The Biden administration will temporarily pause pending applications for facilities that export natural gas, citing climate change considerations, the White House announced Friday.
The announcement, which comes after heavy pushback from environmental groups and affected Gulf communities, will put the brakes on eight new export terminals while the Department of Energy (DOE) reviews its approval process, including how to account for the impact of greenhouse gas emissions. The pause will not affect liquified natural gas (LNG) export terminals that are already operating.
“Today, we have an evolving understanding of the market need for LNG, the long-term supply of LNG, and the perilous impacts of methane on our planet,” said the White House in a statement. “We also must adequately guard against risks to the health of our communities, especially frontline communities in the United States who disproportionately shoulder the burden of pollution from new export facilities.”
“The pause, which is subject to exception for unanticipated and immediate national security emergencies, will provide the time to integrate these critical considerations,” the White House statement said.
LNG is made of methane, a potent contributor to climate change. While industry groups have called LNG “the cleanest of the fossil fuels,” new research from Cornell currently undergoing peer review suggests its total greenhouse gas emissions are higher than those from coal.
US LNG shipments to Europe have been touted as a strategic move to bolster energy security following Russia’s invasion of Ukraine. However, a Jan. 24 report by the environmental group Friends of the Earth found that contracts with European customers represent only 18% of contracts with pending LNG facilities. Customers in the Asia-Pacific region account for 30% of the up-and-coming facilities’ prospective buyers, while more than half of the contracts are with commodity trading firms and oil giants including ExxonMobil, Chevron, and Shell.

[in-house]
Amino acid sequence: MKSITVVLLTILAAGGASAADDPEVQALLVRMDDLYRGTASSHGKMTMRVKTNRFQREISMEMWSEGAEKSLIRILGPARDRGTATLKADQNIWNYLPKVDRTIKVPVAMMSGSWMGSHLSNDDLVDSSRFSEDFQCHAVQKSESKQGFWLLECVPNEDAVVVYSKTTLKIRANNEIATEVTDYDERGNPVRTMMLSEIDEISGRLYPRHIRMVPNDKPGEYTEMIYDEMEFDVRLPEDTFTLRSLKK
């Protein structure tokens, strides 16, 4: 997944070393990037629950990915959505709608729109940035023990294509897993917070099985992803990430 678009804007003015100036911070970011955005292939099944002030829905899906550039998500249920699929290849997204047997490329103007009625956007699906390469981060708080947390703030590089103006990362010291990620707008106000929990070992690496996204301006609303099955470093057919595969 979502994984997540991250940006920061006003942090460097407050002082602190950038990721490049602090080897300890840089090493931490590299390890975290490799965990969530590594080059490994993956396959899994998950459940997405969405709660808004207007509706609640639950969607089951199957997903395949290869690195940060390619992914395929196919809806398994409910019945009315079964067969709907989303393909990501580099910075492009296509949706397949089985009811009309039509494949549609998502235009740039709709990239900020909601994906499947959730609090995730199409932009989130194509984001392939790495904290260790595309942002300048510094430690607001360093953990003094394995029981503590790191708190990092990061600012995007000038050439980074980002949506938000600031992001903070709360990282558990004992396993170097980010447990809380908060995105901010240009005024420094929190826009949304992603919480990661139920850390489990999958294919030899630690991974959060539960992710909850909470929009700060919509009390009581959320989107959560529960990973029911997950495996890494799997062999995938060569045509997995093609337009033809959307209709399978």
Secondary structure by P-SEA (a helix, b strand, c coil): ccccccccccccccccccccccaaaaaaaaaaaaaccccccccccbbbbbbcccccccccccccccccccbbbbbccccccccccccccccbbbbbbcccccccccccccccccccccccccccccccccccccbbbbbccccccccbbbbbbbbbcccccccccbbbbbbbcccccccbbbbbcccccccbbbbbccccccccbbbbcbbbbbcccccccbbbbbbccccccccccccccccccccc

The White House’s announcement follows a protest last week at a fossil fuel energy summit in New Orleans. Letters to the federal government signed by 170 scientists and 230 organizations in December called for a halt to Calcasieu Pass 2 (CP2), a Venture Global facility that is among the projects affected by the temporary pause. CP2 is poised to become the largest LNG export terminal in the Gulf.
Venture Global couldn’t immediately be reached for comment about the White House decision.
“As a resident of Cameron Parish Louisiana who lives in the shadows of three operating LNG export terminals, I would like to thank the Biden Administration for announcing a temporary pause on decisions by the DOE as it applies to the continued approval of methane export licenses,” said John Allaire, a retired engineer and environmental consultant who lives in Cameron Parish, Louisiana.
Allaire lives just over a mile from Venture Global’s Calcasieu Pass facility and not far from the pending CP2 project.
The exploding LNG industry is already threatening the generations-old livelihood of Louisiana crabbers and fishers, with tankers bigger than cruise ships destroying crab traps and dredging projects radically altering the landscape.
“Fishermen from Louisiana would be wiped off the face of the Earth by these gas export terminals,” said Anne Rolfe, director of the grassroots group Louisiana Bucket Brigade, referring to the postponed projects.
“Although I am thankful for the pause, a pause can be unpaused at any time,” said Travis Dardar, a fisherman who lives near the Calcasieu Pass facility. “With the [LNG facility] already operational in Cameron, the commercial fishing industry has lost over 50% of the catch just in the first year. Shrimpers are running out of time.”
(This story was updated 2/2/24 to reflect that CP2 will be affected by the export permit pause if it is first approved by the Federal Energy Regulatory Commission (FERC)).
(Featured image: The Calcasieu Pass LNG terminal in Cameron Parish, Louisiana. Photo by Courtney O’Banion for the Louisiana Bucket Brigade.)